For anybody interested in Japanese history from 1868 (the start of the Meiji era) till the 1930s, and especially the financial aspects thereof, this fascinating biography is a must-read. One curiosity is the mention of Sir Ewen Cameron (1841-1908), head of the London branch of HSBC and great-great-grandfather of David Cameron the present leader of the UK Conservative party, who assisted Takahashi with loans for the Russo-Japanese War, though the link is not specifically stated. I was also personally disappointed that there was only a brief mention of Kaneko Kentaro who travelled from Japan to the U.S. on the same boat as Takahashi in February-March 1904. (See Masayoshi Matsumura, Baron Kaneko and the Russo-Japanese War (1904-05): A Study in the Public Diplomacy of Japan which I translated into English.)
It has taken 20 years to produce this book, and the result is a masterpiece. We follow Takahashi Korekiyo (1854-1936) from humble samurai beginnings all the way to the top of the political ladder - seven times finance minister and once briefly prime minister. We learn how he fell in his youth into near-slavery - a three year contract of 'indentured servitude' from which he ran away - in San Francisco, learned English unconventionally but most effectively through direct contact with foreigners in Japan, taught English at his own school and at universities, translated and interpreted, wrote Japan's first patent laws, briefly managed a failing silver mine in Peru, entered the Bank of Japan and helped to construct the Tokyo head office through his organisational skills, raised 47% of the funds needed for Japan's war effort when the country was almost bankrupt during the Russo-Japanese War (1904-05) and came to be called 'Japan's Keynes' before his assassination by army fanatics on February 26, 1936.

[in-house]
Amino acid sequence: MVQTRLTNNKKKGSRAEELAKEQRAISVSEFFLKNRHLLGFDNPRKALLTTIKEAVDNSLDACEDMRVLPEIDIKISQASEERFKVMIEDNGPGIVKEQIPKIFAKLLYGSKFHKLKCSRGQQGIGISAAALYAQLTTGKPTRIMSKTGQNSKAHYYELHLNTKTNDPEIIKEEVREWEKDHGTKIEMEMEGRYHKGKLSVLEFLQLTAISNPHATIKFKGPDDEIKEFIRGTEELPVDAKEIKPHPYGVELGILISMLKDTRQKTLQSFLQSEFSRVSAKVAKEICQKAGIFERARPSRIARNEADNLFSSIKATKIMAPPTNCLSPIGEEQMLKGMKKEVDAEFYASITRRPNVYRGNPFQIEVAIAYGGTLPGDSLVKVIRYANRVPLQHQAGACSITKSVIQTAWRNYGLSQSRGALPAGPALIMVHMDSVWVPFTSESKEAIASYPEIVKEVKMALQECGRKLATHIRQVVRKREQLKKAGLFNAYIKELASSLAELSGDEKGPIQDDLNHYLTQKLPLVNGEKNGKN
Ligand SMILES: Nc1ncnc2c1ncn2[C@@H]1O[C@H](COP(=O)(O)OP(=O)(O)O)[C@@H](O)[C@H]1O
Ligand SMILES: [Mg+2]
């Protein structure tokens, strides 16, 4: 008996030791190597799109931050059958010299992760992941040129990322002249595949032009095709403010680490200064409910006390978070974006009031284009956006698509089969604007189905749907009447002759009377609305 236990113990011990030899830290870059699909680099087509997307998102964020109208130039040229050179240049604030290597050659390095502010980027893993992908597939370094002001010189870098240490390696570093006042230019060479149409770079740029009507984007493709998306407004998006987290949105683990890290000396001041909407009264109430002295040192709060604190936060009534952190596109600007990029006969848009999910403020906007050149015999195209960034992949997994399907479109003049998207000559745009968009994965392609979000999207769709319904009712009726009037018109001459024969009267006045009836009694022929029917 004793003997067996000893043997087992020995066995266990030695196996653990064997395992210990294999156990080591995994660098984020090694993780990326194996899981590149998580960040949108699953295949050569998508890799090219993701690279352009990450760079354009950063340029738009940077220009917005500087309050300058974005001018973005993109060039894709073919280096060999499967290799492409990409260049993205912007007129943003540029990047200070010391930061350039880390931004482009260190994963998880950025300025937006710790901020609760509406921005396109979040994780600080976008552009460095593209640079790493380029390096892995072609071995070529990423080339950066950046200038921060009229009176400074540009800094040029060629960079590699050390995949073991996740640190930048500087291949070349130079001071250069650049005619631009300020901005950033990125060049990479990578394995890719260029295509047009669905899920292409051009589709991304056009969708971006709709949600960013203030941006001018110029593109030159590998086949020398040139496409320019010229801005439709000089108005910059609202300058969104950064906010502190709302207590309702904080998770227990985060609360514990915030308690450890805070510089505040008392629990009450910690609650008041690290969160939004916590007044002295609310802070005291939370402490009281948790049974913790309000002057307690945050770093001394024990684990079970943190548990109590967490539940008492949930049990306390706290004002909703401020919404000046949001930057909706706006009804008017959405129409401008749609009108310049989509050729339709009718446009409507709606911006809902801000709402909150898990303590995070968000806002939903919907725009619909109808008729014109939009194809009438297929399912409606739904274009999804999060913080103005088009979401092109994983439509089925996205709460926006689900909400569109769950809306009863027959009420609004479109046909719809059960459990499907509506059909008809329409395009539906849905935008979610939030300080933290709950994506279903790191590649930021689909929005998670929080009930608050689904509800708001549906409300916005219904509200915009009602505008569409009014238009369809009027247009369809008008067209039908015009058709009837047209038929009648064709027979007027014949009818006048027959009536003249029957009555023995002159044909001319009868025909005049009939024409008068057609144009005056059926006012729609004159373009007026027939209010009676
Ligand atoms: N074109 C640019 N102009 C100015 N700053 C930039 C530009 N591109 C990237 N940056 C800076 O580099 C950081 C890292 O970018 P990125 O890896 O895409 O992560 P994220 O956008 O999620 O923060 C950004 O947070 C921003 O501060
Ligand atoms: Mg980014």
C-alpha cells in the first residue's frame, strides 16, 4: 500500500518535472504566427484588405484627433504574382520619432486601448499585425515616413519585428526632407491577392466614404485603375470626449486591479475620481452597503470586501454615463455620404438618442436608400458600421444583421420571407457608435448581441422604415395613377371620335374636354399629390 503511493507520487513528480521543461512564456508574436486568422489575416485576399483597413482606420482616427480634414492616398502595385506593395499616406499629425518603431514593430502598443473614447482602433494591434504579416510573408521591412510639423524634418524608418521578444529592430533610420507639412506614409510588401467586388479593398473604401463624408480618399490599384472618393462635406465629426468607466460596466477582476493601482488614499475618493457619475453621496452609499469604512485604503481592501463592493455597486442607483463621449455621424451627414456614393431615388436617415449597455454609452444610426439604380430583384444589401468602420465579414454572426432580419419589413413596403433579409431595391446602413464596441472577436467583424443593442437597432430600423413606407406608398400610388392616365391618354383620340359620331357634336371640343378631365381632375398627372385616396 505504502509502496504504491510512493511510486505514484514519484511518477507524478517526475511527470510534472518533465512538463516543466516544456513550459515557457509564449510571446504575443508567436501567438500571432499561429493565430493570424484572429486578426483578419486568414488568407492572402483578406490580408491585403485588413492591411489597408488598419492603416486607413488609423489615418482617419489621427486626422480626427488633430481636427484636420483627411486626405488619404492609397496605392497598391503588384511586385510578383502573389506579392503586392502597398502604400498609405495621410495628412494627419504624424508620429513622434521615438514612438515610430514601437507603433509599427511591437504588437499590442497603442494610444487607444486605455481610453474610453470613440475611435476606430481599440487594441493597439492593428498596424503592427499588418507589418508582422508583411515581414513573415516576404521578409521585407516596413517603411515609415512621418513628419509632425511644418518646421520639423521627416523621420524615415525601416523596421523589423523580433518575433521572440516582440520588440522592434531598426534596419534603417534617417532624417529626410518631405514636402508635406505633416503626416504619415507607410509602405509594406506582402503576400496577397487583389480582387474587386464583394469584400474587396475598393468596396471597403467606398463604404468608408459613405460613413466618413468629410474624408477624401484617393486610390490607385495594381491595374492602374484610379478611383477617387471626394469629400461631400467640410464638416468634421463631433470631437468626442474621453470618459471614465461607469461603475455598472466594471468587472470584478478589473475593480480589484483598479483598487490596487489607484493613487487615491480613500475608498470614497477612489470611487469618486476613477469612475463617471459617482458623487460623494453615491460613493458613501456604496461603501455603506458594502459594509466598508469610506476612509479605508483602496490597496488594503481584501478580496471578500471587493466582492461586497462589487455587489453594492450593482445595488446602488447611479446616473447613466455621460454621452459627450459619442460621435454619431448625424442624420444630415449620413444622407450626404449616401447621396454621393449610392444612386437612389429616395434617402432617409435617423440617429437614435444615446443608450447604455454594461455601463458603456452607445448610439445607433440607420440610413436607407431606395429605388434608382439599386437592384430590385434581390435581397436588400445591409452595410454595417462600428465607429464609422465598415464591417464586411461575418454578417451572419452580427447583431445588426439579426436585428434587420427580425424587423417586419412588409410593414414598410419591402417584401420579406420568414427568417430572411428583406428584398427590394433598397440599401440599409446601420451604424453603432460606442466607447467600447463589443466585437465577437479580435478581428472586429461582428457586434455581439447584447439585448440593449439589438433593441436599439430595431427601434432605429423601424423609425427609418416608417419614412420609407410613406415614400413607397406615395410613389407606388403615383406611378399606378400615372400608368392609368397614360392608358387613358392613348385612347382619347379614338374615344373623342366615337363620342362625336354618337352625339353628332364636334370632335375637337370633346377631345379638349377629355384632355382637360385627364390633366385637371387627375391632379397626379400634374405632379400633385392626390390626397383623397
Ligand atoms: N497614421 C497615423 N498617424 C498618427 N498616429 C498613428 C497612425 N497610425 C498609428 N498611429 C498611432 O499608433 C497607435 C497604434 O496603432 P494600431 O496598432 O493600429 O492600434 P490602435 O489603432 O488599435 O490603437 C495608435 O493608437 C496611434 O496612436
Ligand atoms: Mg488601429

Takahashi was a true 'man of the world', entirely comfortable with foreigners (non-Japanese) and self-educated - he never studied at a university. He led a very full and tumultuous life with many ups and downs, but always - as the author says - managed to pick himself up, learn from setbacks and come back stronger than ever. He fought a hard and lonely battle against militarism in the 1930s and paid the ultimate price. It is a matter for rejoicing that this heroic and important figure is able, thanks to this most readable study, to take his rightful place in Japan's modern history.